“The difference between the almost right word and the right word is really a large matter. ’tis the difference between the lightning bug and the lightning.” Mark Twain

Fiction Fridays: "Just Call Me Kathy"

Welcome to my contribution to Patterings' Friday Fiction, hosted this week at My Heart's Dee-Light. Don't forget to stop by Dee's blog for more great fiction, and to contribute your own if you feel so moved!

The piece I'm sharing this week is one of my favorites as far as atmosphere. It placed in the Editors Choice in the Faithwriters' Writing Challenge just over a year ago. I hope it blesses you.

Just Call Me Kathy

Simon shuffled toward the meetinghouse, pebbles on the sidewalk pressing into his bare feet. Despite the pain, he scarcely lifted his legs as he walked, preferring the discomfort to the effort required to relieve it.

He hoped they would let him in. Street urchins, with their grime and crime, were excluded from such gatherings. Yet, this was one of their own. Weeks before, Cameron shared a ratty blanket with Simon. Then, good fortune suddenly seemed to shine on Cameron.

The boys had been begging together along the street a month previous. A lady--clearly from high society--dropped her handkerchief right by them.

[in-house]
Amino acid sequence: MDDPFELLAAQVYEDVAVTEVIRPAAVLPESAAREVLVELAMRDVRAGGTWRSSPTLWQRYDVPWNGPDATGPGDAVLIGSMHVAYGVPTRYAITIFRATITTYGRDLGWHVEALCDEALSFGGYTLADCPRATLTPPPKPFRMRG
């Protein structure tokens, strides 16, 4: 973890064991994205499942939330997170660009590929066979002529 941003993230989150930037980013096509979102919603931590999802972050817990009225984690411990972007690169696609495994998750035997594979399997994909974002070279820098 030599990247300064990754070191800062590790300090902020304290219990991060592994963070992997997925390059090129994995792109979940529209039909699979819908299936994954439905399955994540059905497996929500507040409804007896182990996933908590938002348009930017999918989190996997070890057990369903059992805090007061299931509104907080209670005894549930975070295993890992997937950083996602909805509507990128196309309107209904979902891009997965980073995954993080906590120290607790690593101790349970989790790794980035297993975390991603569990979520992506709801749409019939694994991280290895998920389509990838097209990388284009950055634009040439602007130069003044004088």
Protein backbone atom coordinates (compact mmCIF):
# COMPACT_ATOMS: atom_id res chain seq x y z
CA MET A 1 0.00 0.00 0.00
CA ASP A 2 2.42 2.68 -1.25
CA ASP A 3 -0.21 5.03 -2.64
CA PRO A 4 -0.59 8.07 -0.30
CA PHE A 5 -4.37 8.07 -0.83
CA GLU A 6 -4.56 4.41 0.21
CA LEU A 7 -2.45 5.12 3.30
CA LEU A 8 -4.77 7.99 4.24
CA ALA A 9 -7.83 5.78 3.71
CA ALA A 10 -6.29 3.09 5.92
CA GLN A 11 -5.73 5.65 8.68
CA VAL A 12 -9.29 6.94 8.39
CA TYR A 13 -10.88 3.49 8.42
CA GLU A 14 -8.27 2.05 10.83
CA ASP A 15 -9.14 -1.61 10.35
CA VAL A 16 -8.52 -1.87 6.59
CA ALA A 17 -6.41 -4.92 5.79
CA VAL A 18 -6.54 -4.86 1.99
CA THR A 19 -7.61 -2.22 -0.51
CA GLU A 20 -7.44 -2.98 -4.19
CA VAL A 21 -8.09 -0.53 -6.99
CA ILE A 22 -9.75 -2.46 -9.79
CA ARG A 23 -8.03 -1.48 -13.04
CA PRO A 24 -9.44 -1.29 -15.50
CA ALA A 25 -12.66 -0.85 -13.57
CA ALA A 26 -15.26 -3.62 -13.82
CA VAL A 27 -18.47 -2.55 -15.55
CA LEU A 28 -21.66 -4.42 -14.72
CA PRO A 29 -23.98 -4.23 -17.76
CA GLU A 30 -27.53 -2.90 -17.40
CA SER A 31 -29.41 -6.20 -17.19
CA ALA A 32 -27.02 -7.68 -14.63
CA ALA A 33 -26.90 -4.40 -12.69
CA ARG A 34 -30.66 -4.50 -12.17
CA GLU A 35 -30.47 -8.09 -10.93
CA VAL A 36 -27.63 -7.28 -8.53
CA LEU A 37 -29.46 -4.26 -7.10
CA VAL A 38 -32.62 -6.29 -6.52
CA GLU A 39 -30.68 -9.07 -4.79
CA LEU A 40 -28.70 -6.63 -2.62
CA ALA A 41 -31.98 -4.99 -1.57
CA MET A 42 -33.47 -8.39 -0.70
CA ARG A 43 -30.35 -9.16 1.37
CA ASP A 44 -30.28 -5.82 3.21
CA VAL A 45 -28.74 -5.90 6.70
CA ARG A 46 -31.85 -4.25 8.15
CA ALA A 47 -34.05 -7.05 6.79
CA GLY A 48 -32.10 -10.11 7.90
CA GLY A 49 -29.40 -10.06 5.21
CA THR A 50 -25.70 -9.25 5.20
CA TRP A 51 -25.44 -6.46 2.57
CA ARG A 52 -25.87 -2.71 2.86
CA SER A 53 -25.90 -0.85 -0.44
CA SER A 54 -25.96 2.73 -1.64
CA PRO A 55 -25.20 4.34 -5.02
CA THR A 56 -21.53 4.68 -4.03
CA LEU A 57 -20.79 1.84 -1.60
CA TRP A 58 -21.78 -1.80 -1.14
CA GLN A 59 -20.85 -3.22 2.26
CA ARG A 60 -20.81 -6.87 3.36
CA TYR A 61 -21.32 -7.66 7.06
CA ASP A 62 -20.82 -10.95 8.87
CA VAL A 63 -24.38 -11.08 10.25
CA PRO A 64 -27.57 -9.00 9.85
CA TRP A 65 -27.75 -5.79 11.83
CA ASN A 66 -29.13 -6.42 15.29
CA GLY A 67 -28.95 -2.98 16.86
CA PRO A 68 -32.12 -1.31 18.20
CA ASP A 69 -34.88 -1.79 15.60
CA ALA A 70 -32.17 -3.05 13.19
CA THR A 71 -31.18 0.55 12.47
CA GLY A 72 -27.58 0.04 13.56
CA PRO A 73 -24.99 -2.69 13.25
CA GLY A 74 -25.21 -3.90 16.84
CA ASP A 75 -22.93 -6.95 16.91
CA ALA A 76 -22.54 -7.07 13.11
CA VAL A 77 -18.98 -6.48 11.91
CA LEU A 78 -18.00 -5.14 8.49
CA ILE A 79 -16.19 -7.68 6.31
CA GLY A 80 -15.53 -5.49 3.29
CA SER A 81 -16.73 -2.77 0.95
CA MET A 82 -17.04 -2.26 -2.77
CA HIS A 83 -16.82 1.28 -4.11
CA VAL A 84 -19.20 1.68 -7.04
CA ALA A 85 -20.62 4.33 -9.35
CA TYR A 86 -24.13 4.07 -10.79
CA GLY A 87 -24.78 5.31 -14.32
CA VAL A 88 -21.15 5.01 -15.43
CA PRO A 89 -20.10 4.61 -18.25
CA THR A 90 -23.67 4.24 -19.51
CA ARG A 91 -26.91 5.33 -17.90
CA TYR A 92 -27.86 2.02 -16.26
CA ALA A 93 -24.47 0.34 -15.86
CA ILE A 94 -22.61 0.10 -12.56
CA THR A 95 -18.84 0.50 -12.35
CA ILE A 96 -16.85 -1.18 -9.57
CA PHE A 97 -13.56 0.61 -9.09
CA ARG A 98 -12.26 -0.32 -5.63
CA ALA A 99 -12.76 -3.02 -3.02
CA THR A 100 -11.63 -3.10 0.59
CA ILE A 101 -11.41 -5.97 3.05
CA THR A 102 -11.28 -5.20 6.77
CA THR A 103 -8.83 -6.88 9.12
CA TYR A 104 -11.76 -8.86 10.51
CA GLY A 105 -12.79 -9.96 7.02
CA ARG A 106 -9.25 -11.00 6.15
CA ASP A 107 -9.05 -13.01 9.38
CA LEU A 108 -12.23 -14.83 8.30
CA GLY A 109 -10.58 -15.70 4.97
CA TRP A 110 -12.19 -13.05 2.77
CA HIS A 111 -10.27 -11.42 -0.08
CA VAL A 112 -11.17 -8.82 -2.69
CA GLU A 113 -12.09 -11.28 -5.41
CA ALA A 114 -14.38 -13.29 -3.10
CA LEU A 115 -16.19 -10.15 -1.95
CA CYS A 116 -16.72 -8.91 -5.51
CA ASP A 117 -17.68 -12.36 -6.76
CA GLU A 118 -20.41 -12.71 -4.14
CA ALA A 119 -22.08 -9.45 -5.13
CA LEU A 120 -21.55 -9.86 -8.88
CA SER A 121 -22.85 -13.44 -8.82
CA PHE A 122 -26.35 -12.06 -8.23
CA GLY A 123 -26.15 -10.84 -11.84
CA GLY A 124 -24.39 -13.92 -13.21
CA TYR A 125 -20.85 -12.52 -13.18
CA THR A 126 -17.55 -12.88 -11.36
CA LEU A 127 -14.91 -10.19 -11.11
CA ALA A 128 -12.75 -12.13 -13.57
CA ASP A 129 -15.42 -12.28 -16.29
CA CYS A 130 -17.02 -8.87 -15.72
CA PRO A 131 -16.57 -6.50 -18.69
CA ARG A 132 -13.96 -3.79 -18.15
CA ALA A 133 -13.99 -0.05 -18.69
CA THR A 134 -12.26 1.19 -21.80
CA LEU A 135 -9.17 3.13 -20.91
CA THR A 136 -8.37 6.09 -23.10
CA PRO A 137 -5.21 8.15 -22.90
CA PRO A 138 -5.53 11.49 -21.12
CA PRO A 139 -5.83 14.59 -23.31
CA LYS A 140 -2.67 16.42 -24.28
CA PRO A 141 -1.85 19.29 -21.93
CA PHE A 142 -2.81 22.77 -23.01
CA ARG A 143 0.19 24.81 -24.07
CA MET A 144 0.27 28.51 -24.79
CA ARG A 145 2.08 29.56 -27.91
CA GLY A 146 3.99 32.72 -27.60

Cameron retrieved it. Simon planned to ask for it later, in exchange for a bowler hat. Before he could, however, Cameron did something shocking.

"Excuse me, mum," Cameron said, tapping the lady on the back. "You dropped this."

Simon's mouth dropped. Urchins were to never speak to, much less touch, anyone outside their kind. Friends had been beaten for less.

Simon retreated and turned his head, watching the two discreetly. He didn't want to be seen as Cameron's cohort.

"Why, thank you." She took her handkerchief from Cameron. "What is your name, young man?"

Cameron lowered his eyes. "Cameron, mum."

"Just call me Kathy." She smiled. "Cameron, where is your mother?"

"Dead, Miss. Pa, too."

Kathy held Cameron's dirt-caked hands. "You poor boy."